Do your new year’s resolutions include changing direction in your career? Acquiring incredibly valuable new skills? Challenging yourself? Being part of a high-powered team?
If so, you could join the military, or apply to the MIT Sloan PhD program in information technology. I’m here to advocate for the latter.
If you want to learn how to truly master big data; formulate and test hypotheses rigorously; design and execute experiments that actually tell you something; immerse yourself in the world’s best thinking on economics, statistics, sociology, behavioral psychology; and be taught by and work with many of the people who are actually doing the world’s best thinking in these areas, then start pulling your application together.
You’ll acquire an unbeatable toolkit for understanding and excelling in the digital world that’s being created around us, you’ll meet fascinating people who will humble you with how smart they are, and you’ll work your a** off but still have time to enjoy Cambridge and New England. If you’ve got what it takes, my colleagues and I would love to work with you.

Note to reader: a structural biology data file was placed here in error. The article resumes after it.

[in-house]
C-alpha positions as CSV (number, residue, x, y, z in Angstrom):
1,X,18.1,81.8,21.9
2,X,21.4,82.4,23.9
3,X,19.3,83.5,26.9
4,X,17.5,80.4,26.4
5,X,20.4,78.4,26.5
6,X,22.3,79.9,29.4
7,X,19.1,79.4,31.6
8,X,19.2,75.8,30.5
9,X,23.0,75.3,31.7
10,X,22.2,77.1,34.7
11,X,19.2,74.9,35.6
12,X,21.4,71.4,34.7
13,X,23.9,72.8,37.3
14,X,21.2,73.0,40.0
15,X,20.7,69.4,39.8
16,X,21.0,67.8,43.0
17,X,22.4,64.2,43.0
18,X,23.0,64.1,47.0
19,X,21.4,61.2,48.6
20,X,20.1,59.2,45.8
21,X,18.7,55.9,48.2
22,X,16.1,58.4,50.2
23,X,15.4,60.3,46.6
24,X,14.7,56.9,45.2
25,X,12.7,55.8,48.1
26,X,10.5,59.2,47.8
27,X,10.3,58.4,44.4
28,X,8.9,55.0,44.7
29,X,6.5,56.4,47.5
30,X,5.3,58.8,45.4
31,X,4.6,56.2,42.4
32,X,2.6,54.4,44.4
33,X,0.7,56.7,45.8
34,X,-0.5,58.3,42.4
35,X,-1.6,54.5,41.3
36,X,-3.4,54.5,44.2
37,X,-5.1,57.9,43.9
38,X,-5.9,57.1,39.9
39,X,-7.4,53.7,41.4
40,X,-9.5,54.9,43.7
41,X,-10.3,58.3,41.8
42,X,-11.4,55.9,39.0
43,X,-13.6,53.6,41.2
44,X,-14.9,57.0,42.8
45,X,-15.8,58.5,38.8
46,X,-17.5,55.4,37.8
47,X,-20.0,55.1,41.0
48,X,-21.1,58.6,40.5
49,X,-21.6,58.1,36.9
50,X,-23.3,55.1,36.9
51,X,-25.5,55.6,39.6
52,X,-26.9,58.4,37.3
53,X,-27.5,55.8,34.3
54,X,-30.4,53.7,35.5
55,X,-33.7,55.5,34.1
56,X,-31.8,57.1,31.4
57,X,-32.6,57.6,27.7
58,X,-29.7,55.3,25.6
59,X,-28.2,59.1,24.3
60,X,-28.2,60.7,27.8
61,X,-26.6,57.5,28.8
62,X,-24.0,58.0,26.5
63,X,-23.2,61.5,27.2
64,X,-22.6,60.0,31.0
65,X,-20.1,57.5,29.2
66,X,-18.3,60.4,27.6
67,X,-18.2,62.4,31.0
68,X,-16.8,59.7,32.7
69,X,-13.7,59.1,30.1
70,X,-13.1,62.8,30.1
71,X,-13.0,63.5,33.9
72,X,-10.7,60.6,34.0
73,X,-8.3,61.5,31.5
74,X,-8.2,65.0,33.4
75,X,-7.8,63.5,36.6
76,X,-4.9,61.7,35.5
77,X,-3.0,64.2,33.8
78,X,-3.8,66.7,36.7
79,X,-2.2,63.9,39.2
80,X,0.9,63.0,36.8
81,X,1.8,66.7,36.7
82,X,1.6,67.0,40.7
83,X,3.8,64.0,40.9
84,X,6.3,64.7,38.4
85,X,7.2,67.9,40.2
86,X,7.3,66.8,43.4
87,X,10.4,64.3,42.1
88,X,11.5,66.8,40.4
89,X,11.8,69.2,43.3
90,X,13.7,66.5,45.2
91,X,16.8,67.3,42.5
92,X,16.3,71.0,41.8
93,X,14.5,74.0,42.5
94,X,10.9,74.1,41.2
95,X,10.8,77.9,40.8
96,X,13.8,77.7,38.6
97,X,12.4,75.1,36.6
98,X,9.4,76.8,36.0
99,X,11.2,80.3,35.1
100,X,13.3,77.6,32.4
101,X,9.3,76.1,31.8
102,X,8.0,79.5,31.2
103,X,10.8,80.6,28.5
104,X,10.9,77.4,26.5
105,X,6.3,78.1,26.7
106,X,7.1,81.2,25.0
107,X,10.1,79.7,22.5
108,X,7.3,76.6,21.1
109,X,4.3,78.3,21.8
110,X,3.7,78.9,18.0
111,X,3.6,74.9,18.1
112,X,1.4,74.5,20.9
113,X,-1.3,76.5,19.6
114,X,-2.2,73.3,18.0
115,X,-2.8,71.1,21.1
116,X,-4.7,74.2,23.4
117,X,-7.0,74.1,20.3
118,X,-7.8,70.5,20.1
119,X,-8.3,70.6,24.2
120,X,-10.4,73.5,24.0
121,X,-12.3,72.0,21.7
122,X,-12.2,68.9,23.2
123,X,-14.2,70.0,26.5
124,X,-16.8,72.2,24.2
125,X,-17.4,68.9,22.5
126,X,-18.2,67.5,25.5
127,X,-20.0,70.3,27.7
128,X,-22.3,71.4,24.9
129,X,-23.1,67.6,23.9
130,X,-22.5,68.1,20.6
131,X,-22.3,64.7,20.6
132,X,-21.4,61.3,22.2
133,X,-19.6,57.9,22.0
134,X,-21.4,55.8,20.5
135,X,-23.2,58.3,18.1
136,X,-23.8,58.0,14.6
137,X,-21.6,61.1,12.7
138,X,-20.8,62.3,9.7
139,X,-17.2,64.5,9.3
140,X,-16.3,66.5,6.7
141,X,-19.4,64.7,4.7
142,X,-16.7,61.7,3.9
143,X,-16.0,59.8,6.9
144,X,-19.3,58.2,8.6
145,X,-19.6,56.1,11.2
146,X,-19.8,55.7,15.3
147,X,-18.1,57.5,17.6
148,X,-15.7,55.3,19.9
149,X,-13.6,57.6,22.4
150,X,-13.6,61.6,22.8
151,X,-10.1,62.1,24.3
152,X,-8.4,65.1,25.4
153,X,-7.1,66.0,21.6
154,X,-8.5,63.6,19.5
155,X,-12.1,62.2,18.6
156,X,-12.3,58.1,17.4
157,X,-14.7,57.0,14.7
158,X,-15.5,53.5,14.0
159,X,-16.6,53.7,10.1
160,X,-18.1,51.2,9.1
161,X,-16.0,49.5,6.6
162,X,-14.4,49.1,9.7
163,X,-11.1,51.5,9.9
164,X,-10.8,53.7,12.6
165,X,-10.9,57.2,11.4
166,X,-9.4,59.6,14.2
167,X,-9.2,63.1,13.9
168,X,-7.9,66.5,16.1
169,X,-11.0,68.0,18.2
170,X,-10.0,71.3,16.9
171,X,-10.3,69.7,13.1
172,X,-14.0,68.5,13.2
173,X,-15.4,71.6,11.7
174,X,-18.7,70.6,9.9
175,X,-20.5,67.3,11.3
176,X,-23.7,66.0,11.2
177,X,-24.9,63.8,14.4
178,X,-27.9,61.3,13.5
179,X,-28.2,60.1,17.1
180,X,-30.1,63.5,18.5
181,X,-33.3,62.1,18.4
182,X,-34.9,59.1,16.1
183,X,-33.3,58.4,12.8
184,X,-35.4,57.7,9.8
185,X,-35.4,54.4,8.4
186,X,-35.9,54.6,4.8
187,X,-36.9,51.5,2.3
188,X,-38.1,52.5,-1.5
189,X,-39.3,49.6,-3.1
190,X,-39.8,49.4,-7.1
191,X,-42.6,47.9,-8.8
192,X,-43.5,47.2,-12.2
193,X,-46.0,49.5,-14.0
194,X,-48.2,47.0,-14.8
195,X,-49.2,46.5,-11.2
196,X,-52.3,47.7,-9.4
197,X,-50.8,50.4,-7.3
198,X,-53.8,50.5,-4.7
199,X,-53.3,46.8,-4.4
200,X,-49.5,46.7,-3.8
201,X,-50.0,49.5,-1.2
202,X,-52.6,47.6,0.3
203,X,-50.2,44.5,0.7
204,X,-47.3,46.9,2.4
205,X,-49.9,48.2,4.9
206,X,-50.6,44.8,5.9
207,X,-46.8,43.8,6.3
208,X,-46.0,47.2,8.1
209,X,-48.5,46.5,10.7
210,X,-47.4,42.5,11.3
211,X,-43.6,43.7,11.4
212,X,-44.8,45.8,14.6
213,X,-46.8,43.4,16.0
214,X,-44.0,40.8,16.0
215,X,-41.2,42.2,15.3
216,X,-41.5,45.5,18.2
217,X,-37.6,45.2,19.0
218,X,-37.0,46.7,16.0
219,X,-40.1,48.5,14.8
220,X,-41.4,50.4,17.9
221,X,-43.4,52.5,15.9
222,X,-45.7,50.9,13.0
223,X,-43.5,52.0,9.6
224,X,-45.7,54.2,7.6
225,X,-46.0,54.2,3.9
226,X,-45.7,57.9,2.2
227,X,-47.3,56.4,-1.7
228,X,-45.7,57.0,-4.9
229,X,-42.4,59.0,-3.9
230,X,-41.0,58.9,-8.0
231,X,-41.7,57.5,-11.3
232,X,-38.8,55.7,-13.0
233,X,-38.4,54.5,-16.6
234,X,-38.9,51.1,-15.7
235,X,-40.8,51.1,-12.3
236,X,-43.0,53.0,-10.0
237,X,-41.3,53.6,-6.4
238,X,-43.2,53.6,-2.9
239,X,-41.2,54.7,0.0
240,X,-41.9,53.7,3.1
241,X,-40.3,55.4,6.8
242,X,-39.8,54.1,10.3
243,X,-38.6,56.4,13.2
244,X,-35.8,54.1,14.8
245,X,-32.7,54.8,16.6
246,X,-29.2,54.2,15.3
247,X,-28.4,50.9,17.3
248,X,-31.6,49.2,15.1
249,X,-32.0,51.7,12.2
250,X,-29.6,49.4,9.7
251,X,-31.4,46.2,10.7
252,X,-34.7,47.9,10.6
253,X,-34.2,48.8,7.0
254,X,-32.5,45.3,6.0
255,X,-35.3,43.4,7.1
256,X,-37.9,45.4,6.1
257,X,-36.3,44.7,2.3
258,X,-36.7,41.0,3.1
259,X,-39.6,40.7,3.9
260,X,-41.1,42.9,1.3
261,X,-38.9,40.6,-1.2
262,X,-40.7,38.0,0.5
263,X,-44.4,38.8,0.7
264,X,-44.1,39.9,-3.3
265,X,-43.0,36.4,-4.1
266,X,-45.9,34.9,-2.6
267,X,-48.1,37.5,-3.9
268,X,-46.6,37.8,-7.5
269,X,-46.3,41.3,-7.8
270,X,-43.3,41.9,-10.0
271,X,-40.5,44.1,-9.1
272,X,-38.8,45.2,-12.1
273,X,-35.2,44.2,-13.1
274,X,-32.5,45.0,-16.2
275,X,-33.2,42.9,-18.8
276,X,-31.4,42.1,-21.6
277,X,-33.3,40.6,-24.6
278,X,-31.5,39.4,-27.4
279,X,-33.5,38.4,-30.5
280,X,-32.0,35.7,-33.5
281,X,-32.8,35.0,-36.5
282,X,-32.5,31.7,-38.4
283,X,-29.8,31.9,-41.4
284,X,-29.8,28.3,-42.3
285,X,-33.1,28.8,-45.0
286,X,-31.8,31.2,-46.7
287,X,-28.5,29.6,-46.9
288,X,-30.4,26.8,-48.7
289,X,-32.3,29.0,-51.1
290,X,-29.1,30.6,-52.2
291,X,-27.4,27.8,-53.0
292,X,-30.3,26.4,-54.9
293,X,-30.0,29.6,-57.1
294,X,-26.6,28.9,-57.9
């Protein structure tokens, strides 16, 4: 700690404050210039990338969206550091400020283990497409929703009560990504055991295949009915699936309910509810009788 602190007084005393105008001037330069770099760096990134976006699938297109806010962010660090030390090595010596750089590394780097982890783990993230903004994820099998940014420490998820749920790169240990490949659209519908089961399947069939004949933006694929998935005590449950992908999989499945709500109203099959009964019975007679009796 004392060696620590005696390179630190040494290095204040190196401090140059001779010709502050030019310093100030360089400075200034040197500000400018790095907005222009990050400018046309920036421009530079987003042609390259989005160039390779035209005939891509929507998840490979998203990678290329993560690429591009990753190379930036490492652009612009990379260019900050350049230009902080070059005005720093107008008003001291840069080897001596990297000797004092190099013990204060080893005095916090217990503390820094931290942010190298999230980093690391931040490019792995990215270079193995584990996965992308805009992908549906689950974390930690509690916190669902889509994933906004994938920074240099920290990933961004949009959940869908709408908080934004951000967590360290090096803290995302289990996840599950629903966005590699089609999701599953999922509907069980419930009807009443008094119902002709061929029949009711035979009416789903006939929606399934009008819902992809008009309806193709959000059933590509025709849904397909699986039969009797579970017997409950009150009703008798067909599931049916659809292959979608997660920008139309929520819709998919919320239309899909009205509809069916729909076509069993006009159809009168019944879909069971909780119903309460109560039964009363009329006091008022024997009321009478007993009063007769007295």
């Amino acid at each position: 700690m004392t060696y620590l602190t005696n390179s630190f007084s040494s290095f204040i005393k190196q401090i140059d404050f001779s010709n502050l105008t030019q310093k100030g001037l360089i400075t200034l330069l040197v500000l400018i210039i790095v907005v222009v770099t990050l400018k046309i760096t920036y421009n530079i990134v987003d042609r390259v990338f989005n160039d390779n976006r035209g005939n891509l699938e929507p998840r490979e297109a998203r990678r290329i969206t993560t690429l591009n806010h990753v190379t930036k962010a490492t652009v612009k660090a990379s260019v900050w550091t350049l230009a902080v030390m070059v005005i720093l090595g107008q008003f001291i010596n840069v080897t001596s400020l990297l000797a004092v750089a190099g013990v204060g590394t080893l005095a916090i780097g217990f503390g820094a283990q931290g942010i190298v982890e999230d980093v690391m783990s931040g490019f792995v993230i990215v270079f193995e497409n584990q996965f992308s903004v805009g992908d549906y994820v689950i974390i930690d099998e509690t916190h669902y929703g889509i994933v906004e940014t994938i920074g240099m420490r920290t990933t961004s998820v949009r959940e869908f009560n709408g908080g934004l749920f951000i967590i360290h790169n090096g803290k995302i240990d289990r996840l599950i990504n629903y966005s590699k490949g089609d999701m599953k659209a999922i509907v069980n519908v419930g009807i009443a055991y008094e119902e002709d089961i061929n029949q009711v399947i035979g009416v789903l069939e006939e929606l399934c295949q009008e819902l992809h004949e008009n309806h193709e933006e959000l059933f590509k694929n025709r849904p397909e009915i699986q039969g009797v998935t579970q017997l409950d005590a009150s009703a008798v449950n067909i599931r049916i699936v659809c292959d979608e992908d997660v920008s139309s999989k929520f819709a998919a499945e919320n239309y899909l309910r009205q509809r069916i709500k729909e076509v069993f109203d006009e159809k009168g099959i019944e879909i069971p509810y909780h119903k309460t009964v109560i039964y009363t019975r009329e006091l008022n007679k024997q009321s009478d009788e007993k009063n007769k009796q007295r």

Recent doc students have looked at (and found answers to) questions like:
- Does being active in corporate social media help an employee get ahead, have higher billing, and/or survive a round of layoffs?
- Does making research freely available online cause it to be cited more often by others?
- Can unstructured data from the social web be used to predict changes in housing prices and demand for goods like cars and fridges? If so, are these predictions better than current ones?
- If I start doing something and then my friends do, too, is it because I influenced them, or just because they’re similar to me (and so have the same tastes and interests)?
If you have questions, ask them via a comment to this post and I’ll answer so the whole world can see. Now start getting your transcripts and test scores together…